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Supercooling of the Saguaro Species Drosophila Nigrospiracula in the Sonoran Desert

Charles H. Lowe, William B. Heed and E. Annette Halpern
Ecology
Vol. 48, No. 6 (Nov., 1967), pp. 984-985
Published by: Wiley
DOI: 10.2307/1934547
Stable URL: http://www.jstor.org/stable/1934547
Page Count: 2
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Abstract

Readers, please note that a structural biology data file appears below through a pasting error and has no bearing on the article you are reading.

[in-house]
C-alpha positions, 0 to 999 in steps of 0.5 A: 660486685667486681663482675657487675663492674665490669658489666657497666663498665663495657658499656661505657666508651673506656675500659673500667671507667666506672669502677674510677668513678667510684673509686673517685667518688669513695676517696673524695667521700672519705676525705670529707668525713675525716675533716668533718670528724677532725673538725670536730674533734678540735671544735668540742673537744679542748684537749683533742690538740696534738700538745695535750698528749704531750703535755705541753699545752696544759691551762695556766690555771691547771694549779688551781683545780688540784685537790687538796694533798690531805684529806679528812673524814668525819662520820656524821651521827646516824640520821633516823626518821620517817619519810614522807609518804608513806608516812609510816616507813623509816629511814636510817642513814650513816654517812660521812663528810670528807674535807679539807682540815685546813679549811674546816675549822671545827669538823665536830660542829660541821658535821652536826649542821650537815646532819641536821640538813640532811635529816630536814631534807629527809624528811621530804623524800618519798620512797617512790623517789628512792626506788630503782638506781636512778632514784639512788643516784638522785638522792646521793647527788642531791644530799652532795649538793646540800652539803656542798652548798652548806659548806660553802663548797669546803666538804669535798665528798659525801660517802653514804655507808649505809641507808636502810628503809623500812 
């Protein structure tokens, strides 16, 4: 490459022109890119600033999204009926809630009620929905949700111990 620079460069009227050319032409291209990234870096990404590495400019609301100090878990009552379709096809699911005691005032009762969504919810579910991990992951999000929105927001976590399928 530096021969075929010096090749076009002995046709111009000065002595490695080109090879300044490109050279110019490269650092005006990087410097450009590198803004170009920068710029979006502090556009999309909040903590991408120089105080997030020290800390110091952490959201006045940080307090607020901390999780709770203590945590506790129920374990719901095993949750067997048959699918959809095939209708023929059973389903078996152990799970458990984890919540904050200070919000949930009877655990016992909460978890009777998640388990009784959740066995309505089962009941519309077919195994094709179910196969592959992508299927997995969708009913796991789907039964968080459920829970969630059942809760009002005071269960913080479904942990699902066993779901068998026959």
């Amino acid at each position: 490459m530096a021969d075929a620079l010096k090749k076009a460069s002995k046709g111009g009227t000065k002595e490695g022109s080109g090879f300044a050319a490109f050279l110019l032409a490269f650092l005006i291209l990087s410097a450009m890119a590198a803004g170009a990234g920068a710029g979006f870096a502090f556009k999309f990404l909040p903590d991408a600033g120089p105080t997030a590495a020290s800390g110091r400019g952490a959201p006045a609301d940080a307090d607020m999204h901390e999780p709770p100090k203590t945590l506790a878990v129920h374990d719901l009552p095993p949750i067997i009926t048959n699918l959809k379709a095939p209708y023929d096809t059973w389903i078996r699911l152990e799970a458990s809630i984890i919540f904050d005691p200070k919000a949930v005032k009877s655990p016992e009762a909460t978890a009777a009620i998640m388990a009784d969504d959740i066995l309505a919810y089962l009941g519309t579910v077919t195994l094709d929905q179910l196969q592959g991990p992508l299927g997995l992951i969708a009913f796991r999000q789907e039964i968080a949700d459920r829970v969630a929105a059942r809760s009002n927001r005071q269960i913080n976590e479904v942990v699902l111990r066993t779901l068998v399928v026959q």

Winter-active February adults (vicinity Tuscon, Arizona) were observed to be supercooled during freezing nights in their desert habitat, with 24-hr minimum extremes reaching @O5.1@?C, and to become active (flying) a few minutes after the warming following sunrise. The LD"5"0 for experimental supercooling of the population sampled was @O7.73@?C, the LD"1"0"0 between @O9@? and @O10@?C, and the LD"0 between @O5@? and @O6@?C. The ability to survive winter nocturnal temperature extremes in the supercooled state makes it possible for the species to be surface active and breeding throughout the winter over the geographical distribution of its primary host plant, the saguaro (Cereus giganteus), in Arizona and Sonora, Mexico.

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